This comes after DEER.IO administrator and hacker Kirill Victorovich was taken into custody by the FBI in New York City.
DEER.IO was involved in conducting cybercriminal transactions worth millions of dollars
A DOJ-filed federal complaint says that stores operating via DEER.IO’s Russian-based infrastructure offered stolen financial and corporate data
The FBI on Tuesday seized the website for DEER.IO, a Russian online platform used to . The crackdown followed the March 7 arrest of alleged hacker/DEER.IO administrator Kirill Victorovich, who was taken into custody while in New York City.
Active since October 2013, allows users to purchase access to cyber storefronts from which they could sell stolen credentials and other criminal wares and services to customers via an interface.
Victorovich, 28, has been federally charged with unauthorized solicitation of access devices, which carries a maximum penalty of 10 years in prison. According to a U.S. Department of Justice release, Firsov both managed DEER.IO and advertised it on other hacker forums.
Firsov is scheduled to make an April 16 appearance before the Southern District of California Court — the same court that issued the order to seize DEER.IO.
A DOJ-filed federal complaint says that stores operating via DEER.IO’s Russian-based infrastructure offered stolen financial and corporate data, personally identifiable information and user accounts.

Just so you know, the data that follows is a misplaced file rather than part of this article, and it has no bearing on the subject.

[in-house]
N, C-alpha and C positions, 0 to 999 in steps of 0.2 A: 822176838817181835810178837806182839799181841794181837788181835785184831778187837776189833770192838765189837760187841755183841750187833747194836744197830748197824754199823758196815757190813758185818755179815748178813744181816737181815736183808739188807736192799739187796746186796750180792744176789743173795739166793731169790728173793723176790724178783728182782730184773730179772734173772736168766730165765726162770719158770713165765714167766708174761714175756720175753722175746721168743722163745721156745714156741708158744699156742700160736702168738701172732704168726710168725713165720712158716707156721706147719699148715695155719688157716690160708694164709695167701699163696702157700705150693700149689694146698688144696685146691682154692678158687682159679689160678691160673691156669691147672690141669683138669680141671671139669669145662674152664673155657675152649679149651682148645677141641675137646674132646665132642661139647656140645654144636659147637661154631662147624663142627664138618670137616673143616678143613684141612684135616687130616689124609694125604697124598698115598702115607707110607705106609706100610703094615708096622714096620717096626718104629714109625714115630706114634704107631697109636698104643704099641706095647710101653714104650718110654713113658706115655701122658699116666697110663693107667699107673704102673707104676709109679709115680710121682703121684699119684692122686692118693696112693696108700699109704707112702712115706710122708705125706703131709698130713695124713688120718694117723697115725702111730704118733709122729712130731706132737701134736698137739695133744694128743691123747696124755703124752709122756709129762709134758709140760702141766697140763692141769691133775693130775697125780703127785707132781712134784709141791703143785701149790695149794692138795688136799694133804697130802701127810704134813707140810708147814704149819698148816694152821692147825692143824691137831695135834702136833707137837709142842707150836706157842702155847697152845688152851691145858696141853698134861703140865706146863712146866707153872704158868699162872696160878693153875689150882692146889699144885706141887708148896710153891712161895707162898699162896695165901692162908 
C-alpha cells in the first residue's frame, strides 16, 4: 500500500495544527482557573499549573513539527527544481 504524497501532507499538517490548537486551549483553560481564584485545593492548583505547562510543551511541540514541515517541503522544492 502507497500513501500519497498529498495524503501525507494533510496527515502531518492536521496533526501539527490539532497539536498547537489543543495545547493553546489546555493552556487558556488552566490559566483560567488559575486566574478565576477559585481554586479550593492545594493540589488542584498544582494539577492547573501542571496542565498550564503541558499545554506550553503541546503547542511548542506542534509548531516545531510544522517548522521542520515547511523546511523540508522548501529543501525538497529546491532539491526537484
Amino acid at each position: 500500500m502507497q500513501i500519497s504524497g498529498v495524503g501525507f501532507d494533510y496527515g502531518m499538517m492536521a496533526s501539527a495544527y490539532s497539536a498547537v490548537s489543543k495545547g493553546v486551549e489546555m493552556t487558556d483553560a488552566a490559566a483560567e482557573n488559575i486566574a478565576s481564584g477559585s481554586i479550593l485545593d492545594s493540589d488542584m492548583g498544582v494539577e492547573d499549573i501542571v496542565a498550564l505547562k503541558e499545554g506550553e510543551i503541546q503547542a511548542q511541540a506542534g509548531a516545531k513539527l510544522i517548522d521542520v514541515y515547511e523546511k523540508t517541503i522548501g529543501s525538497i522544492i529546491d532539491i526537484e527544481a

From those identities, the FBI identified names, dates of birth and U.S. Social Security numbers for multiple individuals who reside in San Diego County.
- Justice Department
According to a Justice Department press release, earlier this month the FBI purchased 1,100 game accounts — including passwords — from the DEER.IO store known as ACCOUNTS-MARKET.DEER.IS. Having full access to hacked accounts would allow the buyer to make additional purchases that would be charged to the account’s rightful owner. The FBI also bought several thousand accounts from another DEER.IO store called SHIKISHOP.DEER.IS.
There is a robust underground market for hacked stolen information, and this was a novel way to try to market it to criminals hoping not to get caught. Hackers are a threat to our economy, and our privacy and national security, and cannot be tolerated.
U.S. Attorney Robert Brewer